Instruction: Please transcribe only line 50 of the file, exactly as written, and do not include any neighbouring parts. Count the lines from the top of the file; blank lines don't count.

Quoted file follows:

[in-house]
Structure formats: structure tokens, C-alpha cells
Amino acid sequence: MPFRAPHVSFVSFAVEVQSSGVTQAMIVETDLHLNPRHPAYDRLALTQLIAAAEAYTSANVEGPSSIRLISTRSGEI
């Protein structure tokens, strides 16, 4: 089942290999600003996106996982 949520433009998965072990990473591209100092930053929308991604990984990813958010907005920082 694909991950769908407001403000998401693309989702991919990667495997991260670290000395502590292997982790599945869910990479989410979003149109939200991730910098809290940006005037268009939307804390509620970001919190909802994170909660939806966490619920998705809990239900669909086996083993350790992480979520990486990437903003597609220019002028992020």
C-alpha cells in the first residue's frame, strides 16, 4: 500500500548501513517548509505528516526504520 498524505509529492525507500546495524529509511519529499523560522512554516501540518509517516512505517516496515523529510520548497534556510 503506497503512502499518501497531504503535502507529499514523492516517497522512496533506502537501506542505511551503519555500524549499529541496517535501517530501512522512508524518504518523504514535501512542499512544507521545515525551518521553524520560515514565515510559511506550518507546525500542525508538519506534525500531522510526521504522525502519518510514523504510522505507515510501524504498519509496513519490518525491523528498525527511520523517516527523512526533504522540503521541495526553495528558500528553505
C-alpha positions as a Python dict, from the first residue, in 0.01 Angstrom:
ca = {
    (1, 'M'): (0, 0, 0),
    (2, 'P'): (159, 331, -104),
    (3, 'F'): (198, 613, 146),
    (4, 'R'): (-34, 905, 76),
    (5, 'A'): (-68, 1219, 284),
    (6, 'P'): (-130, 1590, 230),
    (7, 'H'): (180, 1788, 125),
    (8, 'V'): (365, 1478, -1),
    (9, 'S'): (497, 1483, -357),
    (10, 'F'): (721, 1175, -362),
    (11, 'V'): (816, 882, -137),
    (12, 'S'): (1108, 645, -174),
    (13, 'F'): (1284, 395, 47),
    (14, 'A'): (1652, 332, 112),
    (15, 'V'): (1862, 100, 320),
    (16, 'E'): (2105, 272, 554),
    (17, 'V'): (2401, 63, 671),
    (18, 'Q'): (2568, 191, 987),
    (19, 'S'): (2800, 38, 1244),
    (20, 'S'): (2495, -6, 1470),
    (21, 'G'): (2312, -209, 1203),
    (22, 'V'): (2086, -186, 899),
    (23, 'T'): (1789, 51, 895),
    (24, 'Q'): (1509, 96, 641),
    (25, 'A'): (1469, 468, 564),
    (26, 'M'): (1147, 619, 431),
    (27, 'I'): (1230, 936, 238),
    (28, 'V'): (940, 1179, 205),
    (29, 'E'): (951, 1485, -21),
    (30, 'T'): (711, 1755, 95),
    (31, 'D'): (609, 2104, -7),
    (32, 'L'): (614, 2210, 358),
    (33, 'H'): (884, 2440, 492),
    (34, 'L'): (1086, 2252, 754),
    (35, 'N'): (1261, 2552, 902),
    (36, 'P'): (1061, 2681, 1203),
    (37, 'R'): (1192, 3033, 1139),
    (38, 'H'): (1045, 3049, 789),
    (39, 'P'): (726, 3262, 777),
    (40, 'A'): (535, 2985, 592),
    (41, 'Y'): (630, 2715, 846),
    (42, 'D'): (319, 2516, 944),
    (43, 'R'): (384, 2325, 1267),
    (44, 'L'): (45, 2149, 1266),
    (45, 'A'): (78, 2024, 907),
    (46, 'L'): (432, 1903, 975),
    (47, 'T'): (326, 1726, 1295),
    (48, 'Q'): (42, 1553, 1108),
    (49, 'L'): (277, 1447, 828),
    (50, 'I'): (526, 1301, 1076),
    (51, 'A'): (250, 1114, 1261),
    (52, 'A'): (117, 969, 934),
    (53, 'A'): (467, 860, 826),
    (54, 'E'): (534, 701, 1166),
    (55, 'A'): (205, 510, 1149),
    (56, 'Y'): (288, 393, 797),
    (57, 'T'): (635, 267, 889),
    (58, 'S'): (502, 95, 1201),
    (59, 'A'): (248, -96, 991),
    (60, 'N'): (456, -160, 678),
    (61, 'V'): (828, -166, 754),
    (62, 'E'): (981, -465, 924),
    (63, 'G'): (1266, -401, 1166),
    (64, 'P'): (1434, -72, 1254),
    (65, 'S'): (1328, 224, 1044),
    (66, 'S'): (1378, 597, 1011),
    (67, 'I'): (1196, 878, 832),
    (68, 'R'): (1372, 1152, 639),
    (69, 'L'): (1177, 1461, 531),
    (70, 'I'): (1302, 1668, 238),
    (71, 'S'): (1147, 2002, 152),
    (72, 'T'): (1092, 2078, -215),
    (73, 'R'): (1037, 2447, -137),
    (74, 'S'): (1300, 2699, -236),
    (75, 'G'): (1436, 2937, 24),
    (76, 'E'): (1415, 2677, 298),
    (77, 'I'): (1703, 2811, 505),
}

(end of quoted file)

    (43, 'R'): (384, 2325, 1267),